Terms to Know: Managing Skin Complications

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by the WoundSource Editors

Cellulitis: Inflammation of the skin and subcutaneous tissues usually caused by acute infection.

Epidermis: the outer layer of the skin, which is the protective layer against the outside elements.

Epithelialization: the growth of the epidermis over a wound during the remodeling stage.

Granulation: condition occurring in a full-thickness wound where the growth of small vessels and connective tissue forms “scaffolding” as the wound rebuilds.

Incontinence-associated dermatitis: Inflammation and skin erosion associated with exposure to urine and/or stool.

Infection: an overgrowth of bacteria and microorganisms causing an imbalance in the wound bed that can cause systemic and local signs and symptoms.

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Maceration: condition due to tissue breakdown after exposure to moisture.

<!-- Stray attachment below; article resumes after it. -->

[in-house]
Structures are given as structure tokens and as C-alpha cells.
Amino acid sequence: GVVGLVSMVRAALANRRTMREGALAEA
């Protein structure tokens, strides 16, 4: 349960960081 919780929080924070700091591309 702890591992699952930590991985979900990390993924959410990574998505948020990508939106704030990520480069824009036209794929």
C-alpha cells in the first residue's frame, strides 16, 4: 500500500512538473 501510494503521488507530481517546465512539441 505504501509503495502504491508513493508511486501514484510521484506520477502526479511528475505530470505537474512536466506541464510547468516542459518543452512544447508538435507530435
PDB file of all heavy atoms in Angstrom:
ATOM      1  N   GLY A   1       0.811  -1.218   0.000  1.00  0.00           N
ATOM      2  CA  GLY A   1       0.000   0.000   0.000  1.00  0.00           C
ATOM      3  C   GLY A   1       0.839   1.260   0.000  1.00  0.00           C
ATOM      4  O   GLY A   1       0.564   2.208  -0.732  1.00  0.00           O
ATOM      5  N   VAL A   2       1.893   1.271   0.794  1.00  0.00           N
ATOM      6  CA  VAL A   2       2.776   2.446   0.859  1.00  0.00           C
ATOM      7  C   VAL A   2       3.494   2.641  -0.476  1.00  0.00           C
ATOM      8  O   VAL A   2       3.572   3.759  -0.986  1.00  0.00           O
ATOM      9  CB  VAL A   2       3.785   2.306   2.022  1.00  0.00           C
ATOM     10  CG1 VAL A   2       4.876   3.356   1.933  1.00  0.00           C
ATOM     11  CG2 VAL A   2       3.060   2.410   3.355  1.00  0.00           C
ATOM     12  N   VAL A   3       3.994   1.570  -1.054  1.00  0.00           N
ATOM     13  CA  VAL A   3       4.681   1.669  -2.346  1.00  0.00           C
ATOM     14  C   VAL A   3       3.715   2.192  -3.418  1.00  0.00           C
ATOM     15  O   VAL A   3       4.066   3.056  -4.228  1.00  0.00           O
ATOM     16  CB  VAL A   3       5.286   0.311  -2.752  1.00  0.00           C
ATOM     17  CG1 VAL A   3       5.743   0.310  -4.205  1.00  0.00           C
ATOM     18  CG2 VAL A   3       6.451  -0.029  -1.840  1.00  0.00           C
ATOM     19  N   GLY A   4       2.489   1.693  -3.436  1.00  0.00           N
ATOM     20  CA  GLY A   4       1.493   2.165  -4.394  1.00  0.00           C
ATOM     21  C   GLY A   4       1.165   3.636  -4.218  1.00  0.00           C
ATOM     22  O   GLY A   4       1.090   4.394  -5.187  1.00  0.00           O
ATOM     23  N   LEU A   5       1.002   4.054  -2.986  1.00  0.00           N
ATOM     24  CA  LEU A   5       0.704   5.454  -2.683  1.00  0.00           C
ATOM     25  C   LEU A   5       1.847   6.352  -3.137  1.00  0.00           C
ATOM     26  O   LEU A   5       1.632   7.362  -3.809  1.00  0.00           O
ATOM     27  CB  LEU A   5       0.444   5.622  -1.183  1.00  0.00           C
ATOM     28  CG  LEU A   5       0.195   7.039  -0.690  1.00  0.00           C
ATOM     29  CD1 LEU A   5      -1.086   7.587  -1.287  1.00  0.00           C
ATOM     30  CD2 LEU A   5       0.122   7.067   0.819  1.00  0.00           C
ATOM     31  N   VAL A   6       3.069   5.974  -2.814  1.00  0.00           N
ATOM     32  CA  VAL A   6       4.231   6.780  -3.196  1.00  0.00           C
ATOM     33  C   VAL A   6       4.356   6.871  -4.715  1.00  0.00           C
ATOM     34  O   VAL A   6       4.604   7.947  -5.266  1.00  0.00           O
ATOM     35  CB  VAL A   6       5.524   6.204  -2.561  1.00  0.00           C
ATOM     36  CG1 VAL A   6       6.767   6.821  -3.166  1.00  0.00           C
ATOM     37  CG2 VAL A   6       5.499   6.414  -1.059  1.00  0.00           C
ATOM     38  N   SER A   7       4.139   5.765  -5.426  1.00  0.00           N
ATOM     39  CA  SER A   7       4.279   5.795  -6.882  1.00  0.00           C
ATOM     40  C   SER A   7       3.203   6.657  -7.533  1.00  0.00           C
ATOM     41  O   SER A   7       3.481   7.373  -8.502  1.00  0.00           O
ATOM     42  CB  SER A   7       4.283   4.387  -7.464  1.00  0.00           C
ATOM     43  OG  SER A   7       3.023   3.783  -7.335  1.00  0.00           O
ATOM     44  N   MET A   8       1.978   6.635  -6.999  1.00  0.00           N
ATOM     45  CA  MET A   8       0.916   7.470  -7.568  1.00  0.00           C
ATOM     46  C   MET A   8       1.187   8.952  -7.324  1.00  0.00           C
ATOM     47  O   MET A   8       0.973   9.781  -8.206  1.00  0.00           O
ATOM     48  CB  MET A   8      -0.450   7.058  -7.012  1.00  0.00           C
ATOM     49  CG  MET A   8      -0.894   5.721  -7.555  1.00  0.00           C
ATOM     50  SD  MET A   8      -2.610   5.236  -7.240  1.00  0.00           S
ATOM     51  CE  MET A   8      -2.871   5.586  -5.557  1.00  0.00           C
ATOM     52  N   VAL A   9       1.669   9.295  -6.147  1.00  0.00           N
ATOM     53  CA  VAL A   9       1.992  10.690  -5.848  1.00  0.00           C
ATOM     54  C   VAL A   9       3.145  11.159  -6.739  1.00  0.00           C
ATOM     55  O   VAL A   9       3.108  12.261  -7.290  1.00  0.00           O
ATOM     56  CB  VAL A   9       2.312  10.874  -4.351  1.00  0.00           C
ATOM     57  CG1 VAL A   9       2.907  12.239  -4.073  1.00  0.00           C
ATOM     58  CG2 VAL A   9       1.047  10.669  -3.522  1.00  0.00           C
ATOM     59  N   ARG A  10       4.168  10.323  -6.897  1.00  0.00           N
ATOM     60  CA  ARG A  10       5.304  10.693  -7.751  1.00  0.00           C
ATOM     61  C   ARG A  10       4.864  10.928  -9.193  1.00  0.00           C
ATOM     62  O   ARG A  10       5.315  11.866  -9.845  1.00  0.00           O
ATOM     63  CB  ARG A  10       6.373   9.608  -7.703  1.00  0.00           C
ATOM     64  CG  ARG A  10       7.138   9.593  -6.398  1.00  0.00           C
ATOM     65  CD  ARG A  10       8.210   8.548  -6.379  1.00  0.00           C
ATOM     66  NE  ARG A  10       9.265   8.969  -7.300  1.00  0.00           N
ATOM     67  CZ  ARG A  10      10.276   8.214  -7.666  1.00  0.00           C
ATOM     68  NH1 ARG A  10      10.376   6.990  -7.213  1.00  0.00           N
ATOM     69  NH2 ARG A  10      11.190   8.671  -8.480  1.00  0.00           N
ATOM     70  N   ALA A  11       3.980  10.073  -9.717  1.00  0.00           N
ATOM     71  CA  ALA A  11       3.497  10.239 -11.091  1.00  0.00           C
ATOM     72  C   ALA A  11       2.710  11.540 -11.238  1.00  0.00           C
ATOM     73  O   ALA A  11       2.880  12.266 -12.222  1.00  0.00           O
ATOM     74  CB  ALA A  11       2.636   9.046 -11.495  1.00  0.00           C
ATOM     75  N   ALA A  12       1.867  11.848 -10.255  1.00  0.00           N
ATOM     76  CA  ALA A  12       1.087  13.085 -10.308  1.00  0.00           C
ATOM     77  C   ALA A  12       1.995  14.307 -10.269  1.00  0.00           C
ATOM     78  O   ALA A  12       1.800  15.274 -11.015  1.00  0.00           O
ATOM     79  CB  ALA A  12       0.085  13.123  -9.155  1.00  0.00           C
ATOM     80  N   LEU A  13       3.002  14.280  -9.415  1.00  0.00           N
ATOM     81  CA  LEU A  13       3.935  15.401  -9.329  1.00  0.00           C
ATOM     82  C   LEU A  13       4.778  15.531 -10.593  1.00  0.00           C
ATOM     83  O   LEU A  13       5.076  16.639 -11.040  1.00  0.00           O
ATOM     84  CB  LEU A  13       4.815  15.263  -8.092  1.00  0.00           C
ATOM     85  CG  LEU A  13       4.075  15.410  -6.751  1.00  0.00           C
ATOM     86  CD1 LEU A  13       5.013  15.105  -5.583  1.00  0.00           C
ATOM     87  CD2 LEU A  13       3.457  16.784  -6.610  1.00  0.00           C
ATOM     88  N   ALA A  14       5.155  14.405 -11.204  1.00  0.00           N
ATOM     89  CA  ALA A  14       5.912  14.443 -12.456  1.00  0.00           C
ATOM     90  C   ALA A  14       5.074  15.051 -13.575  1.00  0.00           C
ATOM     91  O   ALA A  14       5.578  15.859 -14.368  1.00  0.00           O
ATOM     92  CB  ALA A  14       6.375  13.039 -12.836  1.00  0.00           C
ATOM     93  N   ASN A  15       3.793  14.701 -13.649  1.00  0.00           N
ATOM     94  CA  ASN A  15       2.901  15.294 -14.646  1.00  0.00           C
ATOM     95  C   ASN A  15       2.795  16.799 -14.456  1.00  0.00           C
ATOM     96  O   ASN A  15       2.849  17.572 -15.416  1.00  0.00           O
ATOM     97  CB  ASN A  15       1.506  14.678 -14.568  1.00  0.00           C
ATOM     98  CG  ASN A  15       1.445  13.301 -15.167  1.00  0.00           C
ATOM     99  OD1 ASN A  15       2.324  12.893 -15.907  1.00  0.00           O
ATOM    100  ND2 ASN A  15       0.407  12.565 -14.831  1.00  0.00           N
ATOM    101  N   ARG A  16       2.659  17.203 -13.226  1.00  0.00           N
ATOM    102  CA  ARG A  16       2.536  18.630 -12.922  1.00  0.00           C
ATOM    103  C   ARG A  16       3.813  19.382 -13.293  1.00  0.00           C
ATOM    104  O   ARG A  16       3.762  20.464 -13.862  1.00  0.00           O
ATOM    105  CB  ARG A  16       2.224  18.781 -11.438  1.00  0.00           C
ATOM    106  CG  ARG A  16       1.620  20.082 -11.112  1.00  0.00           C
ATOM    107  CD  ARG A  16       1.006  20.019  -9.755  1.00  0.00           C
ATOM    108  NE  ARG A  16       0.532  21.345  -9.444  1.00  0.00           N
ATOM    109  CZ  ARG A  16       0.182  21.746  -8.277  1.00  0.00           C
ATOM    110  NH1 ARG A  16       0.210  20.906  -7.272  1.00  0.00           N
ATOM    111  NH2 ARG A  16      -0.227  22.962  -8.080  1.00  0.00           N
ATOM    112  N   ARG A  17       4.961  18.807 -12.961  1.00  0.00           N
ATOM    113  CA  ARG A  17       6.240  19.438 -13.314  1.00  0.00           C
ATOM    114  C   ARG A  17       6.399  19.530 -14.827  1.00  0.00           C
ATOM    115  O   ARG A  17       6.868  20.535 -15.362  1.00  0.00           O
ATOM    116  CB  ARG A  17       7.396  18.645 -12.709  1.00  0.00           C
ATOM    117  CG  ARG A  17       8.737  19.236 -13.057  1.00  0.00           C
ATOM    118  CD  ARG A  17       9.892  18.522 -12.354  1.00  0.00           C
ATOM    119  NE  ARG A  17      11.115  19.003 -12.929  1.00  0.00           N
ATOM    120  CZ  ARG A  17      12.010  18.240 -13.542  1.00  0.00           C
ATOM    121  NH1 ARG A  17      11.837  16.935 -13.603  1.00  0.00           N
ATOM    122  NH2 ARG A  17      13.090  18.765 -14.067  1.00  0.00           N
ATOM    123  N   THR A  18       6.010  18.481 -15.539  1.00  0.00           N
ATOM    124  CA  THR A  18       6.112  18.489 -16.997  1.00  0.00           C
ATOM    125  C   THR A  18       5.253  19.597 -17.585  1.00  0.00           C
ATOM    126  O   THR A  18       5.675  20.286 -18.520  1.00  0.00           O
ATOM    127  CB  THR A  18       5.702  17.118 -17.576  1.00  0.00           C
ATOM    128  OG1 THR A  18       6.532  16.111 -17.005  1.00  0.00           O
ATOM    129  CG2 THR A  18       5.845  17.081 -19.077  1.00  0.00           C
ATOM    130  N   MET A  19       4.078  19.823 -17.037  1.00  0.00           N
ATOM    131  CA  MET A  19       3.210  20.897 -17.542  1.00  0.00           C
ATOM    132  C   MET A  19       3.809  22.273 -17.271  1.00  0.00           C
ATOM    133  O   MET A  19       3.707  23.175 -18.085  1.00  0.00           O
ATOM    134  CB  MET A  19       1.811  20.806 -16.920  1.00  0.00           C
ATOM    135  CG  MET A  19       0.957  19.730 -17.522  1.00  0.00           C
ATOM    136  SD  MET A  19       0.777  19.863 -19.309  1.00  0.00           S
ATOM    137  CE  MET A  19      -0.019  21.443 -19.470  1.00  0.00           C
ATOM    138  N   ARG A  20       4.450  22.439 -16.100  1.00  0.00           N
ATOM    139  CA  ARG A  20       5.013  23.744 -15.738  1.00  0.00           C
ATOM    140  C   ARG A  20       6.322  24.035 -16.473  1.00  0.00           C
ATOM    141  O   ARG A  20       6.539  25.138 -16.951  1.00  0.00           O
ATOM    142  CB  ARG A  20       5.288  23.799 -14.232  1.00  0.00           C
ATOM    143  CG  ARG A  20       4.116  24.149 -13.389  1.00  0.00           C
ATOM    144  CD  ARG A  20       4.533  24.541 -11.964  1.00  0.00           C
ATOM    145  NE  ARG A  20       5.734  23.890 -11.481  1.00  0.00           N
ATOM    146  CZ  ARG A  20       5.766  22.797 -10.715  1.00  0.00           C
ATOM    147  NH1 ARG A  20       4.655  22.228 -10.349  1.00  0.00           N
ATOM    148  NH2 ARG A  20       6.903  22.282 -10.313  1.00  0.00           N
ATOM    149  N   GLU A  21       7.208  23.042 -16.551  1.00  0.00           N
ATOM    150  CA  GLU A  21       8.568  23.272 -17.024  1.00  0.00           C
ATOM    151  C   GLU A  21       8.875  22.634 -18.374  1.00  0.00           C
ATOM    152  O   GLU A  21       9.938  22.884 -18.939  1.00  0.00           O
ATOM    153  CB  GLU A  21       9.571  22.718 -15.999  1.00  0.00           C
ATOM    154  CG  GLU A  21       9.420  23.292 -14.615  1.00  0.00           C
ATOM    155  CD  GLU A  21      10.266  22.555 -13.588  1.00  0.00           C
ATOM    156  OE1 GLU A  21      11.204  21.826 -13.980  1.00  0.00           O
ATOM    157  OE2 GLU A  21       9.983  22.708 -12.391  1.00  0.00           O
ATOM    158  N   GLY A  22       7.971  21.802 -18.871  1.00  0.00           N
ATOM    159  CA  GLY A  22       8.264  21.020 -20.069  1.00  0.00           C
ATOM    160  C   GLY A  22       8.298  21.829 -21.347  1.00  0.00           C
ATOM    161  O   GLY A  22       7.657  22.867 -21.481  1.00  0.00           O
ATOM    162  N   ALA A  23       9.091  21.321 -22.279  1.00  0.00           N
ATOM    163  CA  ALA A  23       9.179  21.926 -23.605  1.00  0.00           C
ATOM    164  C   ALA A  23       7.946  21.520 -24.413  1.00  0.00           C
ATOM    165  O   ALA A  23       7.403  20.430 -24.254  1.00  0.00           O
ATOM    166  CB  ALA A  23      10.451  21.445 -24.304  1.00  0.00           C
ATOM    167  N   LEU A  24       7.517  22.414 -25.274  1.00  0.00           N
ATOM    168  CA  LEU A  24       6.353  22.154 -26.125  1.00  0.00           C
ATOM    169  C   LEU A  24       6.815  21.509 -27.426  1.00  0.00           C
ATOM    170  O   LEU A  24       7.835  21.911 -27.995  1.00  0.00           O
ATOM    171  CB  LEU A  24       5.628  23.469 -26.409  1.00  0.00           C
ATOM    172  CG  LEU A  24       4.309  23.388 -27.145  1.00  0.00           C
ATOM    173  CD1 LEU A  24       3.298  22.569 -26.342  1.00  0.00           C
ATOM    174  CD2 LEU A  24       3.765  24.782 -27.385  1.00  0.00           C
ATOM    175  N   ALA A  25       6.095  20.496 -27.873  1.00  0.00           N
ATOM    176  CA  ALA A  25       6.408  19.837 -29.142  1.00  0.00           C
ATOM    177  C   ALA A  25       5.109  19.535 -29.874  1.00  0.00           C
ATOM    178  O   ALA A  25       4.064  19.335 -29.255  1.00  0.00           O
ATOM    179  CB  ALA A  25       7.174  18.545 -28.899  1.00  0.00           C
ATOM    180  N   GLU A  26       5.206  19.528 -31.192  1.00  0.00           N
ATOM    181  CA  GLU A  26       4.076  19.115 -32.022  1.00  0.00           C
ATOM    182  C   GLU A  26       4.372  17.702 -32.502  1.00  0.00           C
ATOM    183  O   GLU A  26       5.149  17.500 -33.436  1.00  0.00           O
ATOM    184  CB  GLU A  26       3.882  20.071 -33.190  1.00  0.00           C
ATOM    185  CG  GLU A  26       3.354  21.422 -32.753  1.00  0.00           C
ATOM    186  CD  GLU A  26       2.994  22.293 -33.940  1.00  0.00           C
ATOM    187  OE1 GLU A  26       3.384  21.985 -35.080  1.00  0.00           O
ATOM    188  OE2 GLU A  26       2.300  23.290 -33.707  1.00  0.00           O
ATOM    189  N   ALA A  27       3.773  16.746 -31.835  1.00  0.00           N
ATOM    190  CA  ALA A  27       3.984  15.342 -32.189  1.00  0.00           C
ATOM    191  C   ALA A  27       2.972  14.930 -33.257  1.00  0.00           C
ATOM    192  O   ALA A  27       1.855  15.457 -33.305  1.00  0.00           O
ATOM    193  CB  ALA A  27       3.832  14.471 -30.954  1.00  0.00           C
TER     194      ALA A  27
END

Necrosis: tissue death or loss of viability after pressure or injury or disease process.

Partial-thickness: loss of epidermis and partial loss of the dermis.

Periwound skin: Tissue surrounding the wound up to 4cm.

Pressure injury: an area of localized tissue affected by ischemia due to pressure and/or other contributing factors.

Rash or dermatitis: An area of skin that has become swollen, inflamed, or irritated by allergens or repeated irritation of the area.

Skin Tear: A wound caused by shear, friction, and/or blunt force resulting in separation of skin layers that can be either partial-thickness or full-thickness.

Slough: loose necrotic tissue, typically yellow.

Surgical wounds: Entry sites sutured or held together by a margin approximation dressing or device after an operative procedure; complications include infection and dehiscence.

Tensile strength: the strength of the tissue. It is measured by the amount of pressure and force it takes to break the tissue.

Undermining: tissue loss underneath the intact wound margin.

Wound margin: the border around the wound.

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